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Presidential Science Award 2010


John Donovan


 

John J. Donovan

John Donovan is the Director of the Micro-Analytical Facility at CAMCOR (Center for Advanced Materials Characterization in ORegon) at the University of Oregon and has held that position since 2002. Additionally, John is the president of Probe Software Inc., a company that publishes software for Electron Probe MicroAnalysis (EPMA) acquisition, automation and analysis. He has been an active contributor in the field of microanalysis for 24 years and his publications focus on the development and optimization of quantitative wavelength dispersive X-ray spectrometry.

John blazed a non-traditional path to becoming an innovator and leader in the EPMA community, beginning with 26 years of technical service at the University of California at Berkeley (UCB). During his first 10 years there he worked at the Lawrence Berkeley Laboratory’s Heavy Ion Linear Accelerator developing sputter ion sources. He spent the next 16 years in the UCB Earth and Planetary Science department where he supervised the mechanical and electronic shops and technical laboratories. John’s many contributions to the field are centered about methods to improve the accuracy and precision of X-ray microanalysis measurements, including: spectral interferences, peak shape and shift characterization for light element and chemical state analysis, matrix corrections, continuum modeling, and secondary fluorescence effects that mask trace element signals in polyphase materials. He was the first to reliably estimate, and correct for, the time dependent effects observed in beam sensitive samples in real time, a previously vexing problem for analysts. His most recent efforts involves characterizing and correcting for systematic artifacts in the X-ray continuum by means of quantitative blank corrections and iterative multi-point background acquisition and regression methods to further improve the accuracy of trace element analysis.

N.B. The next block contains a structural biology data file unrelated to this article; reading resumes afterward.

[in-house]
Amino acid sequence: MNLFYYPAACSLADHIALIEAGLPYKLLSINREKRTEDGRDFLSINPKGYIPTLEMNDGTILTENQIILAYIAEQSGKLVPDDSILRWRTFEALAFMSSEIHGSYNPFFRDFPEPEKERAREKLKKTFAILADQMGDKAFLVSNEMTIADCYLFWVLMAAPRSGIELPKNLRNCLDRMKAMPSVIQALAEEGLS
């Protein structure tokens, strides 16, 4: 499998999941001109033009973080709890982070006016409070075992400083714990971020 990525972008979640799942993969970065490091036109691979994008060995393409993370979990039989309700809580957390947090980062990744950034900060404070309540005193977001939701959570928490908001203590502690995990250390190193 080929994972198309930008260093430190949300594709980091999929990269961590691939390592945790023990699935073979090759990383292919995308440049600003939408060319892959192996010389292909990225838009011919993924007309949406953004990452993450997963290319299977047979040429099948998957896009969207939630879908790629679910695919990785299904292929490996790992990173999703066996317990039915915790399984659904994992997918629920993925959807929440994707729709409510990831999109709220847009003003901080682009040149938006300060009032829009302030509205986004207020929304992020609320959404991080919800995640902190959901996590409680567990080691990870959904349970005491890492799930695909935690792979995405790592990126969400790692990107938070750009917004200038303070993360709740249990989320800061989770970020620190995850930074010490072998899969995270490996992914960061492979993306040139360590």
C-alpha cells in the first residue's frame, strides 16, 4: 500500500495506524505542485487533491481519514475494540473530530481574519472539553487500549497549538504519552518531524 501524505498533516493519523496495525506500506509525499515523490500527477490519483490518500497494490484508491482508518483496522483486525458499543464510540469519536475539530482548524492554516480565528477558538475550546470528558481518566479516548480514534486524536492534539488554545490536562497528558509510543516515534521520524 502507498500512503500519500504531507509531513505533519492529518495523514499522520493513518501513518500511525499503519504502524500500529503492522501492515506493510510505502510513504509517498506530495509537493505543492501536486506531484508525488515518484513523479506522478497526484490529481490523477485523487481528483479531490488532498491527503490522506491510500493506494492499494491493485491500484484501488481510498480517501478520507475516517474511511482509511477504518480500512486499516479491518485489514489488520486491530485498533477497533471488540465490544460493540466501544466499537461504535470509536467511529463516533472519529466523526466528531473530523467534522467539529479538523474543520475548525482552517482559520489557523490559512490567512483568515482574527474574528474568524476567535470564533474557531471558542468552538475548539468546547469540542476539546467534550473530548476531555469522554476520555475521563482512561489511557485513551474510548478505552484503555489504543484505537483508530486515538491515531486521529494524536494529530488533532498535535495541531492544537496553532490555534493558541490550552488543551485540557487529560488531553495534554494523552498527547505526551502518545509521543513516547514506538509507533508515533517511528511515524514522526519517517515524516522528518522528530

John was awarded the Macres Award from MAS in 1990 for his early software development efforts. He is actively engaged in raising public awareness regarding scientific issues and lectures on such topics to general audiences. In addition, John teaches a popular freshman seminar at the University of Oregon on critical thinking entitled “Weird Science”. Based upon his history and track record, it is certain that John will continue to tackle difficult problems that pose barriers to making better quantitative microchemical measurements.

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